A plethora of bots fall into the category of fraud. These bots, often resembling scripts, aim to financially benefit their creators through various means, such as generating false clicks for advertisement revenue, creating fake users for sweepstakes entries, or artificially inflating votes for or against a particular cause.


  • Enable two-factor authentication: This adds an extra security layer by requiring a second verification step beyond your password.
  • Review account activity: Regularly monitor your online accounts for suspicious activity and report unauthorized transactions immediately.
  • Be cautious of promotions: Don’t click on links or provide personal information for unsolicited promotions or sweepstakes entries.

6. Scraper Bots

Scraper bots are malicious programs designed to systematically collect data from websites without permission. They act like automated browsers, visiting web pages and extracting information. This information can be anything from product descriptions and pricing to user reviews and even personal details if not properly secured by the website. The motives behind scraper bots can vary. Often, they are used for commercial purposes by competitors trying to gather pricing data or by businesses looking to build targeted marketing campaigns.


  • Implement CAPTCHAs: Websites can use CAPTCHAs (challenge-response tests) to differentiate between human users and bots.
  • Monitor website traffic: Regularly analyze website traffic logs to identify unusual patterns that might indicate scraper bots.
  • Legal measures: If scraping violates your website’s terms of service, consider legal action against persistent offenders.

7. DDoS Bots

DDoS bots, short for Distributed Denial-of-Service bots, are malicious programs designed to overwhelm a website or online service with massive traffic. These bots are typically part of a botnet, a compromised computer network controlled by a single attacker. When activated, the botnet launches a coordinated attack, flooding the target website with requests. This surge in traffic can overload the website’s servers, causing it to crash and become inaccessible to legitimate users.


  • DDoS mitigation services: Security vendors offer services that detect and filter out malicious traffic during attacks.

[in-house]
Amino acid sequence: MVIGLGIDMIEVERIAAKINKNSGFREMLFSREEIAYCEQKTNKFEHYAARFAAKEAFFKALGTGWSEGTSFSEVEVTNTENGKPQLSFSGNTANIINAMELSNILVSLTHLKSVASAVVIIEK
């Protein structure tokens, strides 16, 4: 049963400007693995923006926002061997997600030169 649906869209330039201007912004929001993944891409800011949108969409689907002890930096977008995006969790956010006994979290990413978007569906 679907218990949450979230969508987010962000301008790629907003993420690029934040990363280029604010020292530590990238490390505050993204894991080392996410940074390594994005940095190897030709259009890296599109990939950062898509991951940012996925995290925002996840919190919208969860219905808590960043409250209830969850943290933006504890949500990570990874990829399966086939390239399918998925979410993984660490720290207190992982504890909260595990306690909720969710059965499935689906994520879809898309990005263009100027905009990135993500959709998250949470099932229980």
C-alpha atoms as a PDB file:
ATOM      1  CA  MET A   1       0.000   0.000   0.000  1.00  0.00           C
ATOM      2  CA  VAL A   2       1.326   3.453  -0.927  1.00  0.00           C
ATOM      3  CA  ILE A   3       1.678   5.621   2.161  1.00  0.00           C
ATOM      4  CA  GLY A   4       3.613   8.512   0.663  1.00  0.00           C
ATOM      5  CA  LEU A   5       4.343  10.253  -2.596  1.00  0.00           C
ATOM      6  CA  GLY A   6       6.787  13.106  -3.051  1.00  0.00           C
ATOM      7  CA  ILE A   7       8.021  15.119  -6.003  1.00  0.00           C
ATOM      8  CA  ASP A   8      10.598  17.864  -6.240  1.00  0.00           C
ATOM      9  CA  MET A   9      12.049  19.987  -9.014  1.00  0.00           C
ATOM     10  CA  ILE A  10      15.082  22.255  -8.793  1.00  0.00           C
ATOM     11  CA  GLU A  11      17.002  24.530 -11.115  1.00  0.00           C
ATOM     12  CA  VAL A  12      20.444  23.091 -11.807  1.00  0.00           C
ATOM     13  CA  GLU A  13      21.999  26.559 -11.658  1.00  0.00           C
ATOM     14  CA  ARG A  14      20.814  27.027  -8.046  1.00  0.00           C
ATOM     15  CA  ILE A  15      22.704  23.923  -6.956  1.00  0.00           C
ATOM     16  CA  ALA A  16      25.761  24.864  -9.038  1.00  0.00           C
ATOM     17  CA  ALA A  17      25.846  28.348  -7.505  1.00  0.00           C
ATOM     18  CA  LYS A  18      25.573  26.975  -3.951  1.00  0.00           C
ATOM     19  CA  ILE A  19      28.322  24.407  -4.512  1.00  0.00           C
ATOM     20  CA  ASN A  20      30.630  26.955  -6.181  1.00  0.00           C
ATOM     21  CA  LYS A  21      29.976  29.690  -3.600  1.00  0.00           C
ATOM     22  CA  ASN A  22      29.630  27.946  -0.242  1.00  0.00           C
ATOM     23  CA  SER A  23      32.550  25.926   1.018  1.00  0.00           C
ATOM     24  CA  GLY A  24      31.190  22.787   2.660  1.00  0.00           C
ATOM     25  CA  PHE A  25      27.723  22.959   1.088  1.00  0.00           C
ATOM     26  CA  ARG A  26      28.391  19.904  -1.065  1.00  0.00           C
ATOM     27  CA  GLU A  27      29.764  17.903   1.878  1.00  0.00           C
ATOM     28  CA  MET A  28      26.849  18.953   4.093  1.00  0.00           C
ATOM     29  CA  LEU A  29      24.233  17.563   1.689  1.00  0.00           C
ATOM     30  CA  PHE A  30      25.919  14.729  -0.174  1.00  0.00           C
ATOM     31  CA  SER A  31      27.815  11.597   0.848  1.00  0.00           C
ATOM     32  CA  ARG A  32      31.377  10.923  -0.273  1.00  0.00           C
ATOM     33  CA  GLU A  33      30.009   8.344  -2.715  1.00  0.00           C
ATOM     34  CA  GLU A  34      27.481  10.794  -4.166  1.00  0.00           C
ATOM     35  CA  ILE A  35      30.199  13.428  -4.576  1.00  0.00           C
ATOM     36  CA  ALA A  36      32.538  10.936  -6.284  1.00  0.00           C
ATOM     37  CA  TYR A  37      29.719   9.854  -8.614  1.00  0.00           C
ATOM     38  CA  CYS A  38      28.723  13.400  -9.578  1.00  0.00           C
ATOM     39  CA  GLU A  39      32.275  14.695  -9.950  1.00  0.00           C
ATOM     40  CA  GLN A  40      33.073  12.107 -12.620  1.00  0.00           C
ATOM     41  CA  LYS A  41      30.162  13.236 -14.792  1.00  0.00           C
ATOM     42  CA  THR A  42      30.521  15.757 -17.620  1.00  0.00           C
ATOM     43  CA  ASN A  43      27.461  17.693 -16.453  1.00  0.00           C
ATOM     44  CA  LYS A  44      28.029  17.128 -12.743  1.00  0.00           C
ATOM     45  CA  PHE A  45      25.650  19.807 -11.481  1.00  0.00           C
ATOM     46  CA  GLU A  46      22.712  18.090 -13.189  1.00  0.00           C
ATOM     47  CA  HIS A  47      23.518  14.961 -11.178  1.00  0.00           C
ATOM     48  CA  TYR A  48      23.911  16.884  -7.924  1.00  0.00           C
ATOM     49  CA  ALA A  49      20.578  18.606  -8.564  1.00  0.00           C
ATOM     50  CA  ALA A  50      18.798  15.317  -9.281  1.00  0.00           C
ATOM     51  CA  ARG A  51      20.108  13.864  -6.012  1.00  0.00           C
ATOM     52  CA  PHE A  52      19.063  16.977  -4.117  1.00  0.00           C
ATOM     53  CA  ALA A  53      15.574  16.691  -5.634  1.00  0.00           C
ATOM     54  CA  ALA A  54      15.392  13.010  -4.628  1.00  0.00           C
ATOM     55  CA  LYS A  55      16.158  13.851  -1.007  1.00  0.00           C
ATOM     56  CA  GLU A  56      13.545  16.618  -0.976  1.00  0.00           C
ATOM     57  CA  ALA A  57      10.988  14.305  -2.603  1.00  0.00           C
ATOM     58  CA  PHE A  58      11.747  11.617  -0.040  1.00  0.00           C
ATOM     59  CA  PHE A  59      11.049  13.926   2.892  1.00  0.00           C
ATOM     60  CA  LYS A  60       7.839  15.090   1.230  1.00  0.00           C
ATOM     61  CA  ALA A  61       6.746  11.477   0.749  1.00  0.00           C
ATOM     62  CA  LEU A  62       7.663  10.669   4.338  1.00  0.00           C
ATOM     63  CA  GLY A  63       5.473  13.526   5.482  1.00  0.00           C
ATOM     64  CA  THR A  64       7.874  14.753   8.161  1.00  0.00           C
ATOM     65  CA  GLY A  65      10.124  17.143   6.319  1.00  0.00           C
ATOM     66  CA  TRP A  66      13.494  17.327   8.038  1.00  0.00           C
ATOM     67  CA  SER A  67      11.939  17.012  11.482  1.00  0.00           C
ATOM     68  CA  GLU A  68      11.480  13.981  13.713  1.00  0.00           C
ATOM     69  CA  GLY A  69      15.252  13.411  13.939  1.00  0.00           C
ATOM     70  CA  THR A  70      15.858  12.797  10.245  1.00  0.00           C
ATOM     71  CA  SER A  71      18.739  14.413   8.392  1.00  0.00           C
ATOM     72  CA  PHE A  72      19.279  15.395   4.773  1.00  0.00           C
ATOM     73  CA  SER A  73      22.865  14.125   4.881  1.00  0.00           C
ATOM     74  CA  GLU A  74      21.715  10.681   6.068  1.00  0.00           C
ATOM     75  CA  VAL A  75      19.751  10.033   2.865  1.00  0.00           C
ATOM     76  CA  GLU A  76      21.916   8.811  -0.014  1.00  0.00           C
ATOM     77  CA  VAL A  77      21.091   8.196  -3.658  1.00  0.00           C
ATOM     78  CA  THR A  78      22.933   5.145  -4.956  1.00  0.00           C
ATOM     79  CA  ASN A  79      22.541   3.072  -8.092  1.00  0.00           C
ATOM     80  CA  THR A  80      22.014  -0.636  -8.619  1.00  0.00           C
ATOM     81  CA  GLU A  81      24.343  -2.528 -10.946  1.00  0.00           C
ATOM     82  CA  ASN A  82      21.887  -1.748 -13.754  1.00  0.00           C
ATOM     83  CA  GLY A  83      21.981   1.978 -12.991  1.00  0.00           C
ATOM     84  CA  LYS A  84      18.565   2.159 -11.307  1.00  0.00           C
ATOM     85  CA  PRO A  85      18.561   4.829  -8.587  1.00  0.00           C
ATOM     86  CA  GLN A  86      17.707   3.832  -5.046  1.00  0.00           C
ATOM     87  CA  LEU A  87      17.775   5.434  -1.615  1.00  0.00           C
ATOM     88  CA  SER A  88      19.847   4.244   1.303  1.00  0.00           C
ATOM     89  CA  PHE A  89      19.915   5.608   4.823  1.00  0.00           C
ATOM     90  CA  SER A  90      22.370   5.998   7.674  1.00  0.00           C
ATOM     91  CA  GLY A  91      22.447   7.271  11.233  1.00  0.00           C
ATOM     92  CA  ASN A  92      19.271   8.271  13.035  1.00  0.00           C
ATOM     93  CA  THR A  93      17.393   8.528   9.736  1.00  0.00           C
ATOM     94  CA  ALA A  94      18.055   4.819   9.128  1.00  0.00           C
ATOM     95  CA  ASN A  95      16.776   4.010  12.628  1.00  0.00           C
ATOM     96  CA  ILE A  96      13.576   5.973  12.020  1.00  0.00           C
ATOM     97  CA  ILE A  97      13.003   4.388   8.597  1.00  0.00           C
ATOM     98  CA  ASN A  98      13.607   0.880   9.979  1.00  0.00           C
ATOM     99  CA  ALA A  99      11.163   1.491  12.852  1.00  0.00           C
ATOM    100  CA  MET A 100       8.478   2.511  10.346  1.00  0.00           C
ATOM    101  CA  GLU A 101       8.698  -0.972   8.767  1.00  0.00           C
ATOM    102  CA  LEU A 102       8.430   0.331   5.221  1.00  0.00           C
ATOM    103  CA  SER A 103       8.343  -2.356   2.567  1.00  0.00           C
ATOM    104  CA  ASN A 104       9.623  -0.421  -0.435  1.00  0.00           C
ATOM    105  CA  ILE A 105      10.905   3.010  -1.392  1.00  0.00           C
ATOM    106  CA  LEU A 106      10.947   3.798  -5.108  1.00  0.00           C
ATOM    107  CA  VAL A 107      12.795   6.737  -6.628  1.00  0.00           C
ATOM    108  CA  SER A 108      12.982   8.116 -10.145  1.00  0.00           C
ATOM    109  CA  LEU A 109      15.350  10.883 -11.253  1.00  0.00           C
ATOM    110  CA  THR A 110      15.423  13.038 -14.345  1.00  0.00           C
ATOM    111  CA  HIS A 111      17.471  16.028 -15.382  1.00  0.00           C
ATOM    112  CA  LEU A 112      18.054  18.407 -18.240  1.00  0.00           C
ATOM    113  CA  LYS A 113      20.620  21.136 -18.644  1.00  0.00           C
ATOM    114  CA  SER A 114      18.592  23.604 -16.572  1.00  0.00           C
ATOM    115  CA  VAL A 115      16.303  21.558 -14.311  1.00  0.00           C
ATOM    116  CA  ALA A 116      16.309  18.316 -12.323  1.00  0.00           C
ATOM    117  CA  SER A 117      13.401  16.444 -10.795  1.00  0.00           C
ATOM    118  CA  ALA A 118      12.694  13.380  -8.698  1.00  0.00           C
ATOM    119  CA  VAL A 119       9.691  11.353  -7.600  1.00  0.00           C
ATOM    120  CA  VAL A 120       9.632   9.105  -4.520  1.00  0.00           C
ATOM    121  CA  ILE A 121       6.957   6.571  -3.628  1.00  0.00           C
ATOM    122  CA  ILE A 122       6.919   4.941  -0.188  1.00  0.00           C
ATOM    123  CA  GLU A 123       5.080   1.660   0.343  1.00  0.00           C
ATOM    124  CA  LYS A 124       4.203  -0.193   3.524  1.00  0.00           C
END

• Maintain backups: Regularly back up your website data to minimize downtime if a DDoS attack disrupts service.
  • Have a response plan: Develop a plan to respond to DDoS attacks efficiently, minimizing disruption to legitimate users.

8. Credential Stuffing Bots

Credential stuffing bots are automated programs that attempt to gain unauthorized access to online accounts. These bots use lists of stolen usernames and passwords, often obtained from data breaches. They then try to log in to these accounts on various websites, hoping to find a match. If a user happens to reuse the same username and password combination across multiple websites, a credential-stuffing attack can be successful. This can lead to an account takeover, where the attacker gains access to the victim’s personal information, financial data, or other sensitive details.


  • Enforce strong passwords: Encourage users to create strong, unique passwords and avoid password reuse across different websites.
  • Implement two-factor authentication: Make two-factor authentication mandatory for all accounts or at least for high-risk actions like logging in or making financialtransactions.
  • Monitor login attempts: Track login attempts and implement measures to block suspicious activity, such as after a certain number of failed login tries.

General tips to prevent malicious bots

While combatting malicious bots is challenging, taking preventive measures is crucial. Here are some basic strategies to guard against them:

  • Use reliable antivirus and antispyware programs, keeping them updated automatically.
  • Employ additional opinion scanners to catch any threats your primary antivirus might miss.
  • Exercise caution with unfamiliar or suspicious websites, as they can be sources of bot attacks.
  • Consider installing CAPTCHA scripts on your website to prevent bots from spamming forms.
  • Avoid unauthorized access to your computer through channels like Internet Relay Chats (IRC) and File Transfer Protocols (FTP).
  • Refrain from disclosing personal information during online chats, especially with strangers.
  • Regularly search for copies of your content online to identify potential instances of content scraping.
  • Monitor and remove spam comments from your website, reducing the risk of malware exposure to your readers.
  • Block untrustworthy IP addresses to prevent known bots from accessing your systems.
  • Monitor your site’s speed for any unusual slowdowns, which could indicate bot activity. Implement traffic filtration measures to ensure genuine users, not bots, see your ads.